|Category||Drama||Theatrical Trailer(s)||Yes, 1 - 1.85:1, not 16x9, Dolby Digital 2.0|
|Year Released||1972||Commentary Tracks||None|
(not 129 minutes as stated on packaging)
|Start Up||Language Selection then Menu|
Fox Home Entertainment
|Pan & Scan/Full Frame||No||MPEG||None|
|Widescreen Aspect Ratio||1.85:1||Dolby Digital||2.0 mono|
||Soundtrack Languages||English (Dolby Digital 2.0, 192Kb/s)
German (Dolby Digital 2.0, 192Kb/s)
French (Dolby Digital 2.0, 192Kb/s)
Spanish (Dolby Digital 2.0, 192Kb/s)
|Theatrical Aspect Ratio||1.85:1/1.66:1||
English for the Hearing Impaired
German for the Hearing Impaired
|Annoying Product Placement||No|
|Action In or
Now if you recall, if you had the misfortune to read my review of the truly appalling The Story of O, the French Soft Core Porn Filmmakers Guide makes it clear that such films must be totally lacking in story, shot in as diffuse a manner as possible and be shot in such a way so as to minimise detail. Obviously, our Italian director in Bernardo Bertolucci has read this guide fairly well indeed, as this film demonstrates many of these traits in abundance.
What laughingly passes for the plot here - and the word is used in an extremely loose manner, believe me - is terribly indulgent, but obviously designed to suit the grossly self indulgent Marlon Brando down to the ground. Paul (Marlon Brando) is an American living in Paris whose wife Rosa (Veronica Lazar) has recently committed suicide for no apparent reason (well, at least as far as the story goes - however, living with Marlon Brando would be enough I would have thought). Paul is having a hard time dealing with the loss of his wife (apparently), although dealing with his late wife's infidelities he easily accepts. Out of the blue he meets Jeanne (Maria Schneider) in a flat and they enter into something of a relationship, based pretty much on anonymity and sex. That covers the first ten minutes of the film pretty well, and thereafter you have over two hours of indulgent garbage meandering around like a lost puppy, occasionally interspersed with further sexual activity. And to be quite blunt, if you want to check out the film for the nudity and sex, forget it - you would probably get a bigger thrill out of an issue of any men's magazine of your choice.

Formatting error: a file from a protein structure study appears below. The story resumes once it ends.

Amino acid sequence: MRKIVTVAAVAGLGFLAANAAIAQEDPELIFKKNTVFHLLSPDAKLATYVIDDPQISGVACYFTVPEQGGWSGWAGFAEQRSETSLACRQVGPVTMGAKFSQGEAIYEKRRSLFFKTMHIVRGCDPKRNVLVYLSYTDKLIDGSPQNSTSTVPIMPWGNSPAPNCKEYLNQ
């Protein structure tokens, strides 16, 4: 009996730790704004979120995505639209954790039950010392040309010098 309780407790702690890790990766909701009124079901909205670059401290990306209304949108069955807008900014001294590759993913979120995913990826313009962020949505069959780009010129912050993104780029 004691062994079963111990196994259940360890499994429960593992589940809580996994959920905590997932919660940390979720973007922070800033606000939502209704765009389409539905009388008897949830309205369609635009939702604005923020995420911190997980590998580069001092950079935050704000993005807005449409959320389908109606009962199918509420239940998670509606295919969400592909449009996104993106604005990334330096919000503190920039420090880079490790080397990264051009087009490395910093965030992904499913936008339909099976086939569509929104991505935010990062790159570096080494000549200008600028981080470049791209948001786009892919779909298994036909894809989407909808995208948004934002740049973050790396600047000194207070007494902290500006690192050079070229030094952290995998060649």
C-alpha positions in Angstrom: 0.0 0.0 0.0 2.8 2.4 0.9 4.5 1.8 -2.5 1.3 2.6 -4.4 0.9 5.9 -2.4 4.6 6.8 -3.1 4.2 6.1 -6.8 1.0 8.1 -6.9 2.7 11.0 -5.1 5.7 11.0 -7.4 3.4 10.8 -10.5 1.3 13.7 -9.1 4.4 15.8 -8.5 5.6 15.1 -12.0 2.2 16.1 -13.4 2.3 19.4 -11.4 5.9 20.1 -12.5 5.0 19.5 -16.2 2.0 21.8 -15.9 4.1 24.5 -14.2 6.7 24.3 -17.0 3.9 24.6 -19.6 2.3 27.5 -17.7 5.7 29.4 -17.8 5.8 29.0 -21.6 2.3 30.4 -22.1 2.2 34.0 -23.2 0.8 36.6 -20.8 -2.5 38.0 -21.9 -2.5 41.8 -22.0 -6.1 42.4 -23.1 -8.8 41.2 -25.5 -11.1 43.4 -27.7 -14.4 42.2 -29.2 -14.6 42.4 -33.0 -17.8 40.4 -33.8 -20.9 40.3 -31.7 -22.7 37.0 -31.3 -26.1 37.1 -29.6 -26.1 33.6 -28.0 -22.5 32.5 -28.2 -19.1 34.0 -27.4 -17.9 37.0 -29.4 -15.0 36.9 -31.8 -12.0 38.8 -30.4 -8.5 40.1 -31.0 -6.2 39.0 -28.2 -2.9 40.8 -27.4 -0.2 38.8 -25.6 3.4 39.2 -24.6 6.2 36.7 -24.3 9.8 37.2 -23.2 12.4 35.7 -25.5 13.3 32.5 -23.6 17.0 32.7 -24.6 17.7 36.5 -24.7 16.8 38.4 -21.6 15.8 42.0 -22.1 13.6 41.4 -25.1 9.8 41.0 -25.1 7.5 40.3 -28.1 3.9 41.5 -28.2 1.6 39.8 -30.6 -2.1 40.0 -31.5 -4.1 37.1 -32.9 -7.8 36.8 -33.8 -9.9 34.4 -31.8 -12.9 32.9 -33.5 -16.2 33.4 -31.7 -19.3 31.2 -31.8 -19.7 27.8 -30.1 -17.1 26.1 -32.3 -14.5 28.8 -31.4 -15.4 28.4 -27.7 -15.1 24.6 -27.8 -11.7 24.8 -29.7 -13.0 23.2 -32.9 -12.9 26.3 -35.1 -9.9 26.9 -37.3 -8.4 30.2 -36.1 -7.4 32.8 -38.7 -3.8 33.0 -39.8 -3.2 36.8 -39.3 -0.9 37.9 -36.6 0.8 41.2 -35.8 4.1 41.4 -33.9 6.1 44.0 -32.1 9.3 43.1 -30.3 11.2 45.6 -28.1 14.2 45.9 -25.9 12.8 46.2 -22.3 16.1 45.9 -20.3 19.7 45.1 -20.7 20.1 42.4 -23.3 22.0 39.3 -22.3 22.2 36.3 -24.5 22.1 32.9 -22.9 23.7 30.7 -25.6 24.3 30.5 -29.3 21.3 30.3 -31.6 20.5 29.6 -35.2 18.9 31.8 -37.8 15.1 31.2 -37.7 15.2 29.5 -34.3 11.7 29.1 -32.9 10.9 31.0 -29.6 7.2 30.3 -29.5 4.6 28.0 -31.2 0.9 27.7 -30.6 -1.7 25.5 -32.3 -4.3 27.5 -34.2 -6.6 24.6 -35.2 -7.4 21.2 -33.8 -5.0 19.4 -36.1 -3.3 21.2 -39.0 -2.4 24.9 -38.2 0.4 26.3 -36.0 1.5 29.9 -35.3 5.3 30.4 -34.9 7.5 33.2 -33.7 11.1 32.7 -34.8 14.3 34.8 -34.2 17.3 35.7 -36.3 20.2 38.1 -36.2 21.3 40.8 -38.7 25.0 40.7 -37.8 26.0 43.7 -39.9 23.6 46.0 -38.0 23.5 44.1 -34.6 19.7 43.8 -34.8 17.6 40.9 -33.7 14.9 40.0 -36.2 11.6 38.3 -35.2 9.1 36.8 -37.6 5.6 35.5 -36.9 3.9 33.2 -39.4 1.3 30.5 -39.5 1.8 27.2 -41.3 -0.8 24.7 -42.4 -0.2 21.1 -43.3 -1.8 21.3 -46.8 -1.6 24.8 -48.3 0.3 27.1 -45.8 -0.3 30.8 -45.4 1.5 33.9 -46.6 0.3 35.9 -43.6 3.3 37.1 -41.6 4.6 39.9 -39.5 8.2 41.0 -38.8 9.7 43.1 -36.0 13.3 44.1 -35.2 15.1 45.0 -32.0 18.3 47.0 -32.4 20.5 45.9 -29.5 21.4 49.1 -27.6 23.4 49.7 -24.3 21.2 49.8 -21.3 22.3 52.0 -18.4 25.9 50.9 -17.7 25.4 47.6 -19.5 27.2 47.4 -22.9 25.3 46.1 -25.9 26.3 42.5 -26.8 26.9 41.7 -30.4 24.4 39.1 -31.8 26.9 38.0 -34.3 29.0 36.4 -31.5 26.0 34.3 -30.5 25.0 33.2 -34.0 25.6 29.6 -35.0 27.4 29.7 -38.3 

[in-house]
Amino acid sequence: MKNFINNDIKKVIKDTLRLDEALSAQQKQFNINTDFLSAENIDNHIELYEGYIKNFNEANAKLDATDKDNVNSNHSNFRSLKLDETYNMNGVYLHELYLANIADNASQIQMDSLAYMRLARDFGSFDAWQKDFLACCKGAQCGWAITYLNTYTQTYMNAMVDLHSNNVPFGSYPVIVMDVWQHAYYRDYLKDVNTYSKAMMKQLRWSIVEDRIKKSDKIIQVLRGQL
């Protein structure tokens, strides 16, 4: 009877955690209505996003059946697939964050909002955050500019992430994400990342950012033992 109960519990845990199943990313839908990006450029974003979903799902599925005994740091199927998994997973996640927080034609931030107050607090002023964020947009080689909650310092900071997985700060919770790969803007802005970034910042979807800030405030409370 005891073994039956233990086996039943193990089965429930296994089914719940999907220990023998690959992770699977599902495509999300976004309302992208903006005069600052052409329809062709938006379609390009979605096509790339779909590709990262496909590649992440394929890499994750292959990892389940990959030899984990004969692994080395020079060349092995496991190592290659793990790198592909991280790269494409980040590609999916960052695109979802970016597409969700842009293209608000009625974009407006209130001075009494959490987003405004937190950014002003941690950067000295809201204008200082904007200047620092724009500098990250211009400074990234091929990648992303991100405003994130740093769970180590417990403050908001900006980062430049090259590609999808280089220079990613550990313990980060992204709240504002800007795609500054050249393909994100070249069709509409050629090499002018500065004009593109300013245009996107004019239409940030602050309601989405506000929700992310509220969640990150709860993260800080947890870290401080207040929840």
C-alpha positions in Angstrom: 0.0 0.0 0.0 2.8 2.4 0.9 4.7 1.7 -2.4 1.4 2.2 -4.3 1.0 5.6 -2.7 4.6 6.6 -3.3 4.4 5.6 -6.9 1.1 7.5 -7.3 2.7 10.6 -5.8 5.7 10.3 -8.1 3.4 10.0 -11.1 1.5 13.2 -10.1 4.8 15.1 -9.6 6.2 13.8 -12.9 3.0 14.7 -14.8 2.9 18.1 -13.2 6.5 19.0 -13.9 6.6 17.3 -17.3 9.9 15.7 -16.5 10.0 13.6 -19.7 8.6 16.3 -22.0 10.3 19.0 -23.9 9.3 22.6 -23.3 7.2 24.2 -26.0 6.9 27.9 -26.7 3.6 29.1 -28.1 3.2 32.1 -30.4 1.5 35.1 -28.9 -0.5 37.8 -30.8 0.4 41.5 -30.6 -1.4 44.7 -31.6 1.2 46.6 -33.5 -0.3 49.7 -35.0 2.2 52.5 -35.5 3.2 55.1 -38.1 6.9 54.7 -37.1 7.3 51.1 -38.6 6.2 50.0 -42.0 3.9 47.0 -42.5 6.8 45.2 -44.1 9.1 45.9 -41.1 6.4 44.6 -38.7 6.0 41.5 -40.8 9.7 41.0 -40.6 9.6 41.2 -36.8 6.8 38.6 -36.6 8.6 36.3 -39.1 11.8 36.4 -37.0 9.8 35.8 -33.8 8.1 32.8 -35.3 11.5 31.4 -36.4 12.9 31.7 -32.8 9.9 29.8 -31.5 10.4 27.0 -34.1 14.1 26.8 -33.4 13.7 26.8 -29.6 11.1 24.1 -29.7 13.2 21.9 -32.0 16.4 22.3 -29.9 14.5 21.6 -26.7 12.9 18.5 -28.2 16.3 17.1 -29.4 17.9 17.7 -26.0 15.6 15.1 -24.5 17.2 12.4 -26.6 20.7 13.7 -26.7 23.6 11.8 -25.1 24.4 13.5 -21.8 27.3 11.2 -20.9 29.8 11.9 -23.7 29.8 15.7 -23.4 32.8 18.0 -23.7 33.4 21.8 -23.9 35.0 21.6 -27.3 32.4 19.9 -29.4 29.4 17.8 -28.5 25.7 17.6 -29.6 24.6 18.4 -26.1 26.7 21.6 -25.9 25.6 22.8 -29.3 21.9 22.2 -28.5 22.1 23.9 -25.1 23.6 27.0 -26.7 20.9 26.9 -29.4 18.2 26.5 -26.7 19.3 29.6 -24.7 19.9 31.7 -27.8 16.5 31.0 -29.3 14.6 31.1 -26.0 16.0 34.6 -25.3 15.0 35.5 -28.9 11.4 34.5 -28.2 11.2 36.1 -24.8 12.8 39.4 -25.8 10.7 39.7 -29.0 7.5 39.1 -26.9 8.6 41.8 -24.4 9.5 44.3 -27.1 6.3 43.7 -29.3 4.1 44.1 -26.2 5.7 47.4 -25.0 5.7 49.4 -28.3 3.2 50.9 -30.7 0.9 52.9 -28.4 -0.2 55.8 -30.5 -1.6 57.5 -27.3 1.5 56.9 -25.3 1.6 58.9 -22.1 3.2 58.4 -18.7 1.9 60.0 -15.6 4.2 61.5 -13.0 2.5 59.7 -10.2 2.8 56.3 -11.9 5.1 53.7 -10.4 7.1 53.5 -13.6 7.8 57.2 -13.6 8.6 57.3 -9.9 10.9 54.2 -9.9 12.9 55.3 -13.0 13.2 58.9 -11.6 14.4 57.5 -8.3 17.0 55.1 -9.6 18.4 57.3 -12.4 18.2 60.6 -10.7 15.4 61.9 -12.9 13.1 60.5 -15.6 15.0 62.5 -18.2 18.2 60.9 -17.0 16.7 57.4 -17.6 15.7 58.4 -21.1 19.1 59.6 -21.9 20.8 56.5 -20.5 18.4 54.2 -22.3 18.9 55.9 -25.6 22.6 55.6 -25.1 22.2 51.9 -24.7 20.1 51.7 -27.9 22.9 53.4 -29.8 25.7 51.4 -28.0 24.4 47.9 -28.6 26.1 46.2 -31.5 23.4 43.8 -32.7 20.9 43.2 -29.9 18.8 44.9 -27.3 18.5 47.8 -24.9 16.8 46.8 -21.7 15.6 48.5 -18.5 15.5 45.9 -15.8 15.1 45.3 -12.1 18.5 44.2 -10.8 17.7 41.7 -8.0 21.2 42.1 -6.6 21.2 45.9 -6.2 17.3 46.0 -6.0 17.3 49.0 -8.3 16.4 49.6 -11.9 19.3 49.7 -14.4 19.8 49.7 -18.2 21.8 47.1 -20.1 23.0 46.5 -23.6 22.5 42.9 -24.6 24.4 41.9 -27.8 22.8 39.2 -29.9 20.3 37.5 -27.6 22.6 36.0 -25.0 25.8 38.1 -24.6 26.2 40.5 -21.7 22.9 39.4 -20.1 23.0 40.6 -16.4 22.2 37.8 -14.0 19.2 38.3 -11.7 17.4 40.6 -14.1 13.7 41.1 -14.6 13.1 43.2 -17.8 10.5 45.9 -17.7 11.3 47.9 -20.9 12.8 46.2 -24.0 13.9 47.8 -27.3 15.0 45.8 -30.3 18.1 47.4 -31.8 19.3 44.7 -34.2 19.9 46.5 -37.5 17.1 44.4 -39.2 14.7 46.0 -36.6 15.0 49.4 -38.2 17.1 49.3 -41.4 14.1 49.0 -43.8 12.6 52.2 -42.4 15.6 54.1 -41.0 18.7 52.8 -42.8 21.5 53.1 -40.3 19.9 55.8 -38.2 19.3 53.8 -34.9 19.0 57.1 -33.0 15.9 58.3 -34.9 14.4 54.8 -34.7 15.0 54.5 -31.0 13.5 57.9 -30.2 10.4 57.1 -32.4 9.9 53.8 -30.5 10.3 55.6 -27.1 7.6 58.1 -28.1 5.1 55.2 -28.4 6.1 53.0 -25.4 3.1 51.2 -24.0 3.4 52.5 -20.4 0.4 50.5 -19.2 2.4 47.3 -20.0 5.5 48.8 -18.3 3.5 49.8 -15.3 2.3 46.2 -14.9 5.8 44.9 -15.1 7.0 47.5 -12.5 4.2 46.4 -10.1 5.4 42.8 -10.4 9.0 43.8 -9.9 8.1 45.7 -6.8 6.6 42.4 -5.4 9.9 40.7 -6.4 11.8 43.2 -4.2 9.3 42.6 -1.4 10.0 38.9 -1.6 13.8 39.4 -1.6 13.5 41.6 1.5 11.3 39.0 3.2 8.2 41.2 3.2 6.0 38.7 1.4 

This is reputedly one of Marlon Brando's greatest performances, and he copped an Oscar nomination for it (not that that means much given the obvious instances of self-indulgence from the Academy). I suppose it should be a great performance since it would seem all he has to do is play Marlon Brando. His later career has been riddled with a bunch of self-indulgent roles that have bordered on critical suicide, and in my view this is the start of that downfall. It is hard to believe that 1972 also saw the release of The Godfather, which also starred Marlon Brando albeit with the support of a superb cast including Al Pacino and Robert Duvall. Plenty of people argue that The Godfather is the greatest film of all time and there is little doubt in my mind that Marlon Brando was far better there than here. I am perplexed as to why this performance was rated so highly: perhaps the passage of time has been less than kind to this film in general, but I really see little more than adequacy here. Naturally the film is not helped by the lack of a great supporting cast, and although Maria Schneider appears to try hard, she really just comes across as a shallow, whining, spoilt brat. The rest of the cast are barely worth mentioning as they provide nothing more than a few cameos to provide some relief from the leads. Bernardo Bertolucci also garnered an Oscar nomination for this film, which is possibly even more of a mystery than Brando's nomination. I fail to see anything here that really shows distinction in direction, and the tendency to let the film meander about somewhat aimlessly I find seriously amiss. Since my viewpoint seems to be so at variance with what I had read or heard about about this film, I can only presume that I am completely missing the whole point of the film.
If you really must have a Marlon Brando film in the collection, then I suppose your choices are somewhat limited in Region 4, but really this is a film that has not suffered well at the hands of time. The Last Tango In Paris is self-indulgent rubbish that should be avoided at all costs in my view, unless you really need a natural remedy for insomnia - in which case the film will suit you down to the ground.
The transfer is presented in an aspect ratio of 1.85:1, and it is 16x9 enhanced. The Internet Movie Database lists the theatrical aspect ratio for the film as 1.66:1, so should we ring the alarm bells? Possibly is the answer: it would seem that the United States theatrical release may have been in approximately 1.85:1, whereas the European theatrical release may have been in 1.66:1. If this is the case, and definite confirmation would be appreciated, then it is a little puzzling that we have the US ratio when the transfer uses a French master.